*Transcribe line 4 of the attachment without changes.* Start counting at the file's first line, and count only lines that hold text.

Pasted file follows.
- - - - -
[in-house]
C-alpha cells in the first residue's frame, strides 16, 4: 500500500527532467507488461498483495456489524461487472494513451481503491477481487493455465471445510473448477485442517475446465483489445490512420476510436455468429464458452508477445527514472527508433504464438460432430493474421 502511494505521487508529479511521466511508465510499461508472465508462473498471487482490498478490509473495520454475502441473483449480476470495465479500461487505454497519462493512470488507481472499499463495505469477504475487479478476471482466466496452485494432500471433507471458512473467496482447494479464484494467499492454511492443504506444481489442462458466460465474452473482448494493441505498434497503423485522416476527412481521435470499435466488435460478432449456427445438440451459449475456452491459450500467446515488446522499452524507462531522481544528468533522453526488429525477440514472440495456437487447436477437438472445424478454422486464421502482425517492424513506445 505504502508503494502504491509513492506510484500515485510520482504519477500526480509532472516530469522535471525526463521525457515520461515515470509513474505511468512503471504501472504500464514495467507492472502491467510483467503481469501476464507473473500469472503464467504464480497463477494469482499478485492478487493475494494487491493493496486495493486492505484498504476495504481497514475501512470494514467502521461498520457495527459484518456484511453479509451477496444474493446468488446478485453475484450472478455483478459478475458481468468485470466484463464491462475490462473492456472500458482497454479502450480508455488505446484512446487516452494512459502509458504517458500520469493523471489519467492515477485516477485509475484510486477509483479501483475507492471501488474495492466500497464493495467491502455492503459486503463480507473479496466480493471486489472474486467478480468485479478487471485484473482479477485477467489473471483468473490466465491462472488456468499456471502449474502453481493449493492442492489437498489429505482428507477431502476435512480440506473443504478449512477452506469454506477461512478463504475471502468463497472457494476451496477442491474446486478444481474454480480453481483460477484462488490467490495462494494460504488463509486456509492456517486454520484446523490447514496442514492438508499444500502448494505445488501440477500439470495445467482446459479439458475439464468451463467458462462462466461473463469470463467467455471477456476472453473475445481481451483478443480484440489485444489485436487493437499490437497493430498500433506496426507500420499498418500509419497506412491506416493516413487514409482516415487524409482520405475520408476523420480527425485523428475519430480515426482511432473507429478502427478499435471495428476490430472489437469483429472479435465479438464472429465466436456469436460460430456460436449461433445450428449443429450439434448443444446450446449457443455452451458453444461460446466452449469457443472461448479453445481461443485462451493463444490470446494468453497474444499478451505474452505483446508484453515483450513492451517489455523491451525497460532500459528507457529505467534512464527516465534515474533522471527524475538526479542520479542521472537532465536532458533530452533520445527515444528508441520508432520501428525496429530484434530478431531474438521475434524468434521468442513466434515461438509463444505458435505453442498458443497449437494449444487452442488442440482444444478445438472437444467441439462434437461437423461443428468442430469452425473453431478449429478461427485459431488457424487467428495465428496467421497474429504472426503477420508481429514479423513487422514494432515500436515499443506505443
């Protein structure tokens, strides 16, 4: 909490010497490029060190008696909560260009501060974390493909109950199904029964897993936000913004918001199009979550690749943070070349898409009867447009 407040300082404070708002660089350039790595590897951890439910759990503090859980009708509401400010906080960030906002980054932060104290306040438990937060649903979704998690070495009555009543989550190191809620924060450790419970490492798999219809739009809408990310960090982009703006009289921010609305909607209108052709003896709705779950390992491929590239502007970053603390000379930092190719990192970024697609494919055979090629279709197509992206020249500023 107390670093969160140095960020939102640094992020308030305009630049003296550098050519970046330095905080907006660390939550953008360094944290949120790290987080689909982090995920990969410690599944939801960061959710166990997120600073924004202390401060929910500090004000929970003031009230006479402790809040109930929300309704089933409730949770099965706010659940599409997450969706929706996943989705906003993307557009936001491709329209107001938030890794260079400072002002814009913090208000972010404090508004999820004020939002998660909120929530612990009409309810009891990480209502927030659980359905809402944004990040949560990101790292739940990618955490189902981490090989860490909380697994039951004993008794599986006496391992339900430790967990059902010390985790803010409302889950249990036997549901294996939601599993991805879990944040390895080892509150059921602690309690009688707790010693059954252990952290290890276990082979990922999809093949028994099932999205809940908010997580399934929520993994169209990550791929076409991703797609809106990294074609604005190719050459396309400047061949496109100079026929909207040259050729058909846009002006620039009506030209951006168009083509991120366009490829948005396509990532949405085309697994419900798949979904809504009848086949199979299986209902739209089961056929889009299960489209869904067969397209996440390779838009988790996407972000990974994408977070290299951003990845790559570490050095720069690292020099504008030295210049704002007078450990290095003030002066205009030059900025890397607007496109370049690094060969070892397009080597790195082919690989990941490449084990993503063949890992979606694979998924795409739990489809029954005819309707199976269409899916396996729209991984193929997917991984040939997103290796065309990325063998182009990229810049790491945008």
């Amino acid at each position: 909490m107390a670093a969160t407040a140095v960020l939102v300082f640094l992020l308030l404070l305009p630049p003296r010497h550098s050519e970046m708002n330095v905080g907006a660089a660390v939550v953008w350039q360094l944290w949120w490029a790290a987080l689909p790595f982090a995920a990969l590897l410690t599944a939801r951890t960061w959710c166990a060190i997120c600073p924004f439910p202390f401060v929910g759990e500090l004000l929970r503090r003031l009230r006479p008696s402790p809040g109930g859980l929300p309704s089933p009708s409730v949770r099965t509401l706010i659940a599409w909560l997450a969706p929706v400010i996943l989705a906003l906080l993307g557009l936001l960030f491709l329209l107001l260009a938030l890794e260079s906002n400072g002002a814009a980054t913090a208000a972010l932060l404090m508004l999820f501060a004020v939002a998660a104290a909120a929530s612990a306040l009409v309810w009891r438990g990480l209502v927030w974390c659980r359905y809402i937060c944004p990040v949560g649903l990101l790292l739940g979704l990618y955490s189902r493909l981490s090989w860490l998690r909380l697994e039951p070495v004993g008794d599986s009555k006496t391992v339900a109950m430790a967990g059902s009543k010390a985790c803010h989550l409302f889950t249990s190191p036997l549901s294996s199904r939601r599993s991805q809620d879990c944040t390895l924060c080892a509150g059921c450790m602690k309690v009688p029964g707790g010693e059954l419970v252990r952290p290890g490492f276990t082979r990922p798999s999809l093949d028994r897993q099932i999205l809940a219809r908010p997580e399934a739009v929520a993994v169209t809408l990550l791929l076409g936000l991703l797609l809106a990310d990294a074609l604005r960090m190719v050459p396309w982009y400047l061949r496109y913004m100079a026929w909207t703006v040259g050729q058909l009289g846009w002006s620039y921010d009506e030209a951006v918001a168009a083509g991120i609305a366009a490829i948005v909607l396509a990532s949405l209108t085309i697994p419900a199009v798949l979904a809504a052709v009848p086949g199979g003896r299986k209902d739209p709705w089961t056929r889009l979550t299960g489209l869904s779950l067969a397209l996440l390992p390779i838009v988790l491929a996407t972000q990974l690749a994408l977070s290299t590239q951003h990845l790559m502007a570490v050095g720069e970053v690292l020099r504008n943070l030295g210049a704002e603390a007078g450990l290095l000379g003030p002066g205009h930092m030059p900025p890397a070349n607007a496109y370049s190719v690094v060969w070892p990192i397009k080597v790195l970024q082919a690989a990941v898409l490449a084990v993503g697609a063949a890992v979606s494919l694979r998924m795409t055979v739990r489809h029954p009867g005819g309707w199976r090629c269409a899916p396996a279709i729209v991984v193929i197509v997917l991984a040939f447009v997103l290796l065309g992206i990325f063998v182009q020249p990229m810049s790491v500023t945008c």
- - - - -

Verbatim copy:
């Amino acid at each position: 909490m107390a670093a969160t407040a140095v960020l939102v300082f640094l992020l308030l404070l305009p630049p003296r010497h550098s050519e970046m708002n330095v905080g907006a660089a660390v939550v953008w350039q360094l944290w949120w490029a790290a987080l689909p790595f982090a995920a990969l590897l410690t599944a939801r951890t960061w959710c166990a060190i997120c600073p924004f439910p202390f401060v929910g759990e500090l004000l929970r503090r003031l009230r006479p008696s402790p809040g109930g859980l929300p309704s089933p009708s409730v949770r099965t509401l706010i659940a599409w909560l997450a969706p929706v400010i996943l989705a906003l906080l993307g557009l936001l960030f491709l329209l107001l260009a938030l890794e260079s906002n400072g002002a814009a980054t913090a208000a972010l932060l404090m508004l999820f501060a004020v939002a998660a104290a909120a929530s612990a306040l009409v309810w009891r438990g990480l209502v927030w974390c659980r359905y809402i937060c944004p990040v949560g649903l990101l790292l739940g979704l990618y955490s189902r493909l981490s090989w860490l998690r909380l697994e039951p070495v004993g008794d599986s009555k006496t391992v339900a109950m430790a967990g059902s009543k010390a985790c803010h989550l409302f889950t249990s190191p036997l549901s294996s199904r939601r599993s991805q809620d879990c944040t390895l924060c080892a509150g059921c450790m602690k309690v009688p029964g707790g010693e059954l419970v252990r952290p290890g490492f276990t082979r990922p798999s999809l093949d028994r897993q099932i999205l809940a219809r908010p997580e399934a739009v929520a993994v169209t809408l990550l791929l076409g936000l991703l797609l809106a990310d990294a074609l604005r960090m190719v050459p396309w982009y400047l061949r496109y913004m100079a026929w909207t703006v040259g050729q058909l009289g846009w002006s620039y921010d009506e030209a951006v918001a168009a083509g991120i609305a366009a490829i948005v909607l396509a990532s949405l209108t085309i697994p419900a199009v798949l979904a809504a052709v009848p086949g199979g003896r299986k209902d739209p709705w089961t056929r889009l979550t299960g489209l869904s779950l067969a397209l996440l390992p390779i838009v988790l491929a996407t972000q990974l690749a994408l977070s290299t590239q951003h990845l790559m502007a570490v050095g720069e970053v690292l020099r504008n943070l030295g210049a704002e603390a007078g450990l290095l000379g003030p002066g205009h930092m030059p900025p890397a070349n607007a496109y370049s190719v690094v060969w070892p990192i397009k080597v790195l970024q082919a690989a990941v898409l490449a084990v993503g697609a063949a890992v979606s494919l694979r998924m795409t055979v739990r489809h029954p009867g005819g309707w199976r090629c269409a899916p396996a279709i729209v991984v193929i197509v997917l991984a040939f447009v997103l290796l065309g992206i990325f063998v182009q020249p990229m810049s790491v500023t945008c």